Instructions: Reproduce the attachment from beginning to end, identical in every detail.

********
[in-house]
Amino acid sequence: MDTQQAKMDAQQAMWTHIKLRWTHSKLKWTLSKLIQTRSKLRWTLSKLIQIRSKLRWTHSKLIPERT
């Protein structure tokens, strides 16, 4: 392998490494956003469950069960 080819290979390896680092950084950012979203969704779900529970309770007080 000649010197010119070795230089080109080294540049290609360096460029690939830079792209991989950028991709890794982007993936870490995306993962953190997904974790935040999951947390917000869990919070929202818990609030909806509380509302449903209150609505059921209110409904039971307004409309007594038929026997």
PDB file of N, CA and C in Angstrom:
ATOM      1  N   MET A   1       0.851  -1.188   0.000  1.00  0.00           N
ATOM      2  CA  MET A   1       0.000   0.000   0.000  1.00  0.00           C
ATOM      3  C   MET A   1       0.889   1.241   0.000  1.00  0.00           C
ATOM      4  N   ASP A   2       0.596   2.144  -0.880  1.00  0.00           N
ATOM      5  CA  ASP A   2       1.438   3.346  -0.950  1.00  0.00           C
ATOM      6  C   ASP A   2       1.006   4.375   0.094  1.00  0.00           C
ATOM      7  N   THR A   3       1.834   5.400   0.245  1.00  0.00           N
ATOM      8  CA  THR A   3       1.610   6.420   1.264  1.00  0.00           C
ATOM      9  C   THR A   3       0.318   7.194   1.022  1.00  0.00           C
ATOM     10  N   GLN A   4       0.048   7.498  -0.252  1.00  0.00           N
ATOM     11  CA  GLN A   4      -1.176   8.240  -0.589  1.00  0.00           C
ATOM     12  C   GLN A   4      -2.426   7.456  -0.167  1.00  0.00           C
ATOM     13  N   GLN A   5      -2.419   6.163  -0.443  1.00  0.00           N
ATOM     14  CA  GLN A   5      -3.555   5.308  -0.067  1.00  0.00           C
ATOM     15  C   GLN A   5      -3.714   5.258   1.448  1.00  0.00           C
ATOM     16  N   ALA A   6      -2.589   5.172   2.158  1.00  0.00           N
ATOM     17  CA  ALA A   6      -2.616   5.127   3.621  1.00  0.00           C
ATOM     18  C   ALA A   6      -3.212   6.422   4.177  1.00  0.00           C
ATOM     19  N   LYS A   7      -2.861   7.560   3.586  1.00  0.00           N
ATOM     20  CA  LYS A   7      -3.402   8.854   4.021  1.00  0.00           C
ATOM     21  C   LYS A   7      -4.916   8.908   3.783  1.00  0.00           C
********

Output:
[in-house]
Amino acid sequence: MDTQQAKMDAQQAMWTHIKLRWTHSKLKWTLSKLIQTRSKLRWTLSKLIQIRSKLRWTHSKLIPERT
């Protein structure tokens, strides 16, 4: 392998490494956003469950069960 080819290979390896680092950084950012979203969704779900529970309770007080 000649010197010119070795230089080109080294540049290609360096460029690939830079792209991989950028991709890794982007993936870490995306993962953190997904974790935040999951947390917000869990919070929202818990609030909806509380509302449903209150609505059921209110409904039971307004409309007594038929026997």
PDB file of N, CA and C in Angstrom:
ATOM      1  N   MET A   1       0.851  -1.188   0.000  1.00  0.00           N
ATOM      2  CA  MET A   1       0.000   0.000   0.000  1.00  0.00           C
ATOM      3  C   MET A   1       0.889   1.241   0.000  1.00  0.00           C
ATOM      4  N   ASP A   2       0.596   2.144  -0.880  1.00  0.00           N
ATOM      5  CA  ASP A   2       1.438   3.346  -0.950  1.00  0.00           C
ATOM      6  C   ASP A   2       1.006   4.375   0.094  1.00  0.00           C
ATOM      7  N   THR A   3       1.834   5.400   0.245  1.00  0.00           N
ATOM      8  CA  THR A   3       1.610   6.420   1.264  1.00  0.00           C
ATOM      9  C   THR A   3       0.318   7.194   1.022  1.00  0.00           C
ATOM     10  N   GLN A   4       0.048   7.498  -0.252  1.00  0.00           N
ATOM     11  CA  GLN A   4      -1.176   8.240  -0.589  1.00  0.00           C
ATOM     12  C   GLN A   4      -2.426   7.456  -0.167  1.00  0.00           C
ATOM     13  N   GLN A   5      -2.419   6.163  -0.443  1.00  0.00           N
ATOM     14  CA  GLN A   5      -3.555   5.308  -0.067  1.00  0.00           C
ATOM     15  C   GLN A   5      -3.714   5.258   1.448  1.00  0.00           C
ATOM     16  N   ALA A   6      -2.589   5.172   2.158  1.00  0.00           N
ATOM     17  CA  ALA A   6      -2.616   5.127   3.621  1.00  0.00           C
ATOM     18  C   ALA A   6      -3.212   6.422   4.177  1.00  0.00           C
ATOM     19  N   LYS A   7      -2.861   7.560   3.586  1.00  0.00           N
ATOM     20  CA  LYS A   7      -3.402   8.854   4.021  1.00  0.00           C
ATOM     21  C   LYS A   7      -4.916   8.908   3.783  1.00  0.00           C